Setup Opportunities to Discuss Well-Being

I’ve heard employees say, “I would like my boss to understand the context in which I work,” but also, “I don’t want to have to go out to my manager to tell her this stuff – that makes me appear like I’m whining.” Those conversations illustrate the need for leaders to foster an atmosphere that encourages people to talk about the help they need. 

To create that culture, show that compassion and performance aren’t competing against each other. There is a host of research showing that well-being improves quantitative, performance-related outcomes. This will help managers recognize how investing time and energy in compassionate leadership can help them reach their goals.

Second, include psychological safety for both leaders and employees in these conversations. Employees must be honest about their need for help, and leaders must be honest about the organization’s performance demands.

There are other things that organizations can do to foster an atmosphere where compassion thrives.

  • Creating sub-groups inside a bigger company where employees with similar responsibilities may bond.
  • To make workplaces safe for learning, have frequent sessions where employees are encouraged to discuss not only their accomplishments, but also their failures.
  • To motivate staff, tell tales about the organization’s mission and successes, stressing its humanitarian achievements and dedication to doing good.
  • Recognizing acts of compassion at work in order to foster more generosity of spirit.
  • Having leaders mirror their own vulnerability in order to foster a sense of safety and trust.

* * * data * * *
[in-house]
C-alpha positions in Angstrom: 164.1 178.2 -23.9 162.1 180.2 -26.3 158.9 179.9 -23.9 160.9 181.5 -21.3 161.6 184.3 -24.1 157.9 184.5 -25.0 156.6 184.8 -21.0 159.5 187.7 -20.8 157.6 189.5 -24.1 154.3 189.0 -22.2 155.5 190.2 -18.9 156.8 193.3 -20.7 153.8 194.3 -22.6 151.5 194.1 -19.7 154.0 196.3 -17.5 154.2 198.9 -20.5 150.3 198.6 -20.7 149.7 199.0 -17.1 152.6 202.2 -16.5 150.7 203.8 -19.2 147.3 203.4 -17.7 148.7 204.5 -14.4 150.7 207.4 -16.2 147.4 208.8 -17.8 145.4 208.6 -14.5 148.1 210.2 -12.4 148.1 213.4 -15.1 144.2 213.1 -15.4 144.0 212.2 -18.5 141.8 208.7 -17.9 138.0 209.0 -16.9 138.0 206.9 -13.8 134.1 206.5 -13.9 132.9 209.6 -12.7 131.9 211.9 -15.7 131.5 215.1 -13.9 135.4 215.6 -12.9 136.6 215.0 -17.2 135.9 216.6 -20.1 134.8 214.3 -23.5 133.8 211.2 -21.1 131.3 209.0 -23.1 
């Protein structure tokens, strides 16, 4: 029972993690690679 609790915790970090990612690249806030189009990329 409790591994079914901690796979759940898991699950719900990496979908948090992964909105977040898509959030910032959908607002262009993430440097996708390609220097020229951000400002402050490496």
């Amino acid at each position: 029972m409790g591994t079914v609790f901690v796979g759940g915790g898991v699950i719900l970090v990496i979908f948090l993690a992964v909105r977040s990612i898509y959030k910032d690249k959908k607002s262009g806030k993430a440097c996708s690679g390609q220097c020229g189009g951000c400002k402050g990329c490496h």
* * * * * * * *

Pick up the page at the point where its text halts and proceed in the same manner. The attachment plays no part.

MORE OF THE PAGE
Managers and Employees Should Collaborate 

Co-ownership of the problem is the final piece of the puzzle. Increasing employee engagement and well-being is the responsibility of both managers and employees. It is a joint problem that companies must own and tackle together. Employees know what they need better than anybody else. So we should minimize the load on leaders to supply the solutions. Instead, leaders should focus on building a climate that encourages communication and fosters open conversation. We must help workers understand their own needs, and be supportive of employee demands. 

Employees own their problems and abilities, while managers own the needs and resources of the business. You can keep the solution relevant by getting everyone on the same page about when you’ll reassess the approach and make changes.

Organizational messaging that promotes winning at all costs or that prioritizes self-promotion diminishes compassion at work. Compassionate leadership does not involve removing work and giving people anything they want. Also, achieving excellent performance does not imply neglecting your workers’ needs and well-being. Leaders who want sustainably high performance must put in the time and effort to guarantee that their people can achieve it.

And a word of caution: Don’t make empathetic leadership a new source of stress. As employee assistance demands have grown, some managers have found themselves increasingly judged on their capacity to help them, generally through retention and engagement scores. While responsibility on these dimensions is desirable, it carries the risk of adding extra strain to an already overburdened system and transforming activities that were once truly human-centric and compassionate into utilitarian ones. When compassion becomes a performance act, we lose both authenticity and effectiveness.